“To the best of my knowledge, no one pays much attention to it,” he says. “Teacher evaluation is controlled by the county at large. We poll seniors [about teachers] when they graduate, and teachers may have their own individual polls.”

The school’s students who do use it, he believes, most likely are searching for courses that get high ratings from fellow students rather than teachers who have a reputation for [easy] courses.

“They do what we used to do in college — seek out quality. They are eager to get into the top colleges in the country and want to be well-prepared.”

A sister site that Mr. Hussey designed but does not own, www.ratemyprofessors.com, offers the same service to college students, and www.pickaprof.com, a smaller site, includes class grade averages and more comprehensive reviews of professors.

At Ratemyteachers.com and Ratemyprofessors.com, the setup is similar. Teachers are ranked from 1 to 5 on three criteria: helpfulness, clarity and easiness. The first two are averaged and guide the overall rating, summarized by a smiley or frowny face. Students are not required to register. The most popular teachers at the high school level get sunglasses on their smiley faces.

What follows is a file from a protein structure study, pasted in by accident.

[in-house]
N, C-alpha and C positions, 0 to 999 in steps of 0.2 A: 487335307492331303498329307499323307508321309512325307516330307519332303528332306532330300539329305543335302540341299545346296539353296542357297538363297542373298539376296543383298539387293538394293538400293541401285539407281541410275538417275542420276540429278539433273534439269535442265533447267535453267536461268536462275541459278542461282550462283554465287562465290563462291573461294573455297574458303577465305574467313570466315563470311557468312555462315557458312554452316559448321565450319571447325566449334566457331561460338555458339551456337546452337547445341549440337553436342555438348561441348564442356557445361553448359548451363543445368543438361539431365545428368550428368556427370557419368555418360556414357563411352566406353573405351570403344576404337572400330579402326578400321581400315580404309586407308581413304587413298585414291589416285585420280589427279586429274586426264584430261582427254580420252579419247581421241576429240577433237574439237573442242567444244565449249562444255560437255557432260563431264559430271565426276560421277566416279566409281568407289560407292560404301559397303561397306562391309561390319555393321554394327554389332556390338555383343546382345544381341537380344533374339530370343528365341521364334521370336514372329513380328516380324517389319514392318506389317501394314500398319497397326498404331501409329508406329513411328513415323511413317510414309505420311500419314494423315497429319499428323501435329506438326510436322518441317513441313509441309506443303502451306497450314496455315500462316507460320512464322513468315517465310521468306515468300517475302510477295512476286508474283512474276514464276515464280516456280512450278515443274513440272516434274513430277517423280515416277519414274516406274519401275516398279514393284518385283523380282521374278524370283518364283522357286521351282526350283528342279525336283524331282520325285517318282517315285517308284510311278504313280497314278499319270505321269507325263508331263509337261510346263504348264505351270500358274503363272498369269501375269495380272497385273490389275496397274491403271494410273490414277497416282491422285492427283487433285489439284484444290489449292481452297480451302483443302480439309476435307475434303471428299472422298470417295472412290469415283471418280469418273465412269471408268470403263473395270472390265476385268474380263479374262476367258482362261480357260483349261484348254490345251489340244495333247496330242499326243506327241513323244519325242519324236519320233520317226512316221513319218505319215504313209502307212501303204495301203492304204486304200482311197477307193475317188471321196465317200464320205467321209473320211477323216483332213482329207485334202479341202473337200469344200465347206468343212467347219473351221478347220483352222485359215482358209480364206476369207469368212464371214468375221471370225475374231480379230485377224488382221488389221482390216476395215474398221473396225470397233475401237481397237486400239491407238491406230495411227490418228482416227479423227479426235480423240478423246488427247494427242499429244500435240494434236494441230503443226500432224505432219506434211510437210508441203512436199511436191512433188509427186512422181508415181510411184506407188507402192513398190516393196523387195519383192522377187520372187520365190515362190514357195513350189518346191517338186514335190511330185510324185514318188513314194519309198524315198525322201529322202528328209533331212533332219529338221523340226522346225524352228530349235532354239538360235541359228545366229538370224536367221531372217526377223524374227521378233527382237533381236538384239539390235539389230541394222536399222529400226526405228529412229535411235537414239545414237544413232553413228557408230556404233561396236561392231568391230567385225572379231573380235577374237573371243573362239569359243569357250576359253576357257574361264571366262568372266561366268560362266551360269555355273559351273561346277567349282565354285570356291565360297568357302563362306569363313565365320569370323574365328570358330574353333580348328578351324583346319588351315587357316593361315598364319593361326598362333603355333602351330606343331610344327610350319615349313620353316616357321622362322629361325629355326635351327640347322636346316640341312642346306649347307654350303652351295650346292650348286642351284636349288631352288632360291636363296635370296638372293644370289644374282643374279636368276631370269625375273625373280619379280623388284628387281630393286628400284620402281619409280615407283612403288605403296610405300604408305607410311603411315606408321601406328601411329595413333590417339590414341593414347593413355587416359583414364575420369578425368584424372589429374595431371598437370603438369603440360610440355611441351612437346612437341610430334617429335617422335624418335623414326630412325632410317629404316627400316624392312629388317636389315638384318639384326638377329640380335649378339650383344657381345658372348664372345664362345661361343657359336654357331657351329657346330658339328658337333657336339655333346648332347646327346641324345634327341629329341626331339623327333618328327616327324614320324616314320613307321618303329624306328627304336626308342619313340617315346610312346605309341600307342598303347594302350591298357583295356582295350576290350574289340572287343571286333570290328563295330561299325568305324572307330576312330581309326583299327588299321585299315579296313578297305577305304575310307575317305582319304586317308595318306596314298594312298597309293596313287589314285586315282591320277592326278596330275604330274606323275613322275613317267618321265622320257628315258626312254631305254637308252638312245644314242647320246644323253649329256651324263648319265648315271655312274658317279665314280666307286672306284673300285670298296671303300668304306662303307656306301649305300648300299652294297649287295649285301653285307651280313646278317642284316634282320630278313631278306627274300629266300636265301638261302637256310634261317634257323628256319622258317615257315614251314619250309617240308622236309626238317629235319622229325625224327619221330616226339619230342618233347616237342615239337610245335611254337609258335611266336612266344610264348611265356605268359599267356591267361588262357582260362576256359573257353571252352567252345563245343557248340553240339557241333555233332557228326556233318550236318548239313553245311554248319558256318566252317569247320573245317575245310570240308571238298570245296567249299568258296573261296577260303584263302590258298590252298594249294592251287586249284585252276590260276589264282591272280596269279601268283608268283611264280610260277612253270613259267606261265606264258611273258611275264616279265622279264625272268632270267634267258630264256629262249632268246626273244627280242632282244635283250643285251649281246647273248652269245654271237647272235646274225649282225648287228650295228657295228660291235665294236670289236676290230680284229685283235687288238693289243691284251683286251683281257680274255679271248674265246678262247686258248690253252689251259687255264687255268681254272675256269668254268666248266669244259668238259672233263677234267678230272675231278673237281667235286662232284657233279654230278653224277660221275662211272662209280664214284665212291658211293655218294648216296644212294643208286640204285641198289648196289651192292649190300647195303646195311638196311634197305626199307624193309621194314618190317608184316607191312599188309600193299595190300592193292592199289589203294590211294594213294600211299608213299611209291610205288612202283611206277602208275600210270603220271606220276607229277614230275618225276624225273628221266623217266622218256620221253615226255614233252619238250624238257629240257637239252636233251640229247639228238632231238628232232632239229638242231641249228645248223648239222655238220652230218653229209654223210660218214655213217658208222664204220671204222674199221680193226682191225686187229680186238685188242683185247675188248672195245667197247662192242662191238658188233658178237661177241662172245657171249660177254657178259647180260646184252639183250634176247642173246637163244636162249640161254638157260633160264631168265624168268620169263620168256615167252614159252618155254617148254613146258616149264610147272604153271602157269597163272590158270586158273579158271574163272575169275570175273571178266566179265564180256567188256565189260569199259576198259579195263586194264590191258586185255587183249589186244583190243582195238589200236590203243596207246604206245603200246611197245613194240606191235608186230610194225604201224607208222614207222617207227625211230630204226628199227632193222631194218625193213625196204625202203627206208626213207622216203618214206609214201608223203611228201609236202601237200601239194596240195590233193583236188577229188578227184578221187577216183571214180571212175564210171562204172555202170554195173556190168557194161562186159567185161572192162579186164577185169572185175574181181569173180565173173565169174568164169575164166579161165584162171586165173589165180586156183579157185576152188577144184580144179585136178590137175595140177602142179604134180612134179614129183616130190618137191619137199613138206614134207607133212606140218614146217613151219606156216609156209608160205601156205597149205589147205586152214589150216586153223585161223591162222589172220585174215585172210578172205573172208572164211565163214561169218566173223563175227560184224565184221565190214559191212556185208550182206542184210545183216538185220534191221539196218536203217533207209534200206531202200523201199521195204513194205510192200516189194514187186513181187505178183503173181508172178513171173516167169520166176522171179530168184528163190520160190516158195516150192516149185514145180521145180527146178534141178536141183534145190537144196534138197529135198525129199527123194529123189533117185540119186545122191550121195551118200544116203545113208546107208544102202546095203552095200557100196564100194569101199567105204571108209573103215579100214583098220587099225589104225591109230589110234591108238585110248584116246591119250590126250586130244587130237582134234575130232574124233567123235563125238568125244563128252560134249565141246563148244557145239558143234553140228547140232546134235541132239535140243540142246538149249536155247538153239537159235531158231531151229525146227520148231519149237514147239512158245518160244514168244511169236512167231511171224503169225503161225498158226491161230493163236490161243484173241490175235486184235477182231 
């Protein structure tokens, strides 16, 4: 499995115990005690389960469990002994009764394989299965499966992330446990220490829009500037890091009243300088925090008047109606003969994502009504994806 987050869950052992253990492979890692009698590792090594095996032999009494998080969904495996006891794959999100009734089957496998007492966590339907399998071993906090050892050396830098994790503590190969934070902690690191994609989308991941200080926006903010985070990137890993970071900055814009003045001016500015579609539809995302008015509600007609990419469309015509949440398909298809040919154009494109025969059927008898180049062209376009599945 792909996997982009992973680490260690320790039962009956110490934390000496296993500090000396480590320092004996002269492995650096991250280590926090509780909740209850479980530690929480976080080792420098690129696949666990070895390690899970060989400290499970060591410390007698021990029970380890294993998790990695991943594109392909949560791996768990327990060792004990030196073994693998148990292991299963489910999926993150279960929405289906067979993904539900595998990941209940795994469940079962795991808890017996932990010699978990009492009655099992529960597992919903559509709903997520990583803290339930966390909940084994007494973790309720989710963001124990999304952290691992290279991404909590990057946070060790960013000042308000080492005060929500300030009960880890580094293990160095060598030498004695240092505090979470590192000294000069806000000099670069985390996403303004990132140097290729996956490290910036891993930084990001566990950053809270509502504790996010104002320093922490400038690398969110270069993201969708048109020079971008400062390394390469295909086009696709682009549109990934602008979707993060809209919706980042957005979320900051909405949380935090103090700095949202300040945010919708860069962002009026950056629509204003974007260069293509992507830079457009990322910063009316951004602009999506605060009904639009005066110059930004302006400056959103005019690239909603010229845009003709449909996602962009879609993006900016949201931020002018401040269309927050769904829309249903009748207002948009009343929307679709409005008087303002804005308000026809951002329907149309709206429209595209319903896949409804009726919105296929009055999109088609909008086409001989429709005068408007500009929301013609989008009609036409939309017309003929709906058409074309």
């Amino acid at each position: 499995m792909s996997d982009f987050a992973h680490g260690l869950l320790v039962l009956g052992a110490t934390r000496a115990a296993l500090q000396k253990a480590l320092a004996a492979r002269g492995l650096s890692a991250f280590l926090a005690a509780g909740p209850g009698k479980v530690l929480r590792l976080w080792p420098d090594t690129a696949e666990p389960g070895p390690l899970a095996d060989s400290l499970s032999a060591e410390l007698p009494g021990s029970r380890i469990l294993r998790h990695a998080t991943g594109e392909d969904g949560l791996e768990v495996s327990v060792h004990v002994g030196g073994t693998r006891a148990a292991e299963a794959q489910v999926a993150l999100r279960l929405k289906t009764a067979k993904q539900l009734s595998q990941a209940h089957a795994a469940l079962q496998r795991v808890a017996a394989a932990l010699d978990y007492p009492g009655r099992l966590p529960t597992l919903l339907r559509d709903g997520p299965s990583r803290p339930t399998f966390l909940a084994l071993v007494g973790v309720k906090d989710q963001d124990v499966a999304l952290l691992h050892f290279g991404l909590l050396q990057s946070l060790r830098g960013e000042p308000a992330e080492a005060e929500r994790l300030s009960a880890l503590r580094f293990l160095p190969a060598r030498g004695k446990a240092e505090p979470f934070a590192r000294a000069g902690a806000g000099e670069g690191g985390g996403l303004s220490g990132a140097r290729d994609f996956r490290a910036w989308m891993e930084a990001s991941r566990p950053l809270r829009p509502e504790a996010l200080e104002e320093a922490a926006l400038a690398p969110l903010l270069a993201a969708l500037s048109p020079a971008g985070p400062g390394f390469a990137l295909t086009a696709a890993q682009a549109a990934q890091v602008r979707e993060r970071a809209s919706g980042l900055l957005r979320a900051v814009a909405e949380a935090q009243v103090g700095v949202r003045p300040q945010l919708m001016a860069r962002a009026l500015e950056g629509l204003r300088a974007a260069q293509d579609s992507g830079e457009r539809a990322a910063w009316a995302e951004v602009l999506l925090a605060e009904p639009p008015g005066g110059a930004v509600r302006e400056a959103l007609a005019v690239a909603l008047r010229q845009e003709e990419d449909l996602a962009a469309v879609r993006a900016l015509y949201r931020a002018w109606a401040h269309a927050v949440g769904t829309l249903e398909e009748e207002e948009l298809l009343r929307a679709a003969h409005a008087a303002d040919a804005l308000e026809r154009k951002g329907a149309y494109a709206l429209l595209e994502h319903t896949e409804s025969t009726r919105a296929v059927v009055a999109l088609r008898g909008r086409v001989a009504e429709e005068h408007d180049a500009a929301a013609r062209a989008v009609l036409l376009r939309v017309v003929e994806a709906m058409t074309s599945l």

Site managers or volunteer student administrators vet the comments, which Mr. Hussey says are about 70 percent positive.

“I delete about 10 percent of the comments, things like, ‘He looks at girls too much,’” says Phillip Jennings, a senior and Ratemyteachers.com student administrator for Duluth High School in Georgia. “I don’t want us to get sued.” (Mr. Hussey says the site is protected by the First Amendment and that, despite threats, he has not been sued.)

Even with this safeguard, it’s impossible to judge the quality of the raters themselves.

“It’s not really scientific,” says Robert Falk, a mathematics teacher at the Paideia School in Atlanta, who received universally positive ratings. “You can’t give it credence.” Then again, he says, “Anytime you see that someone thinks you did a good job, it’s wonderful because teachers don’t get very much praise.”

Tim Maley, a physics teacher at North Springs High School in Atlanta, says students at his school generally are unaware of the site and have not rated him but that he knows a teacher in California who was flamed.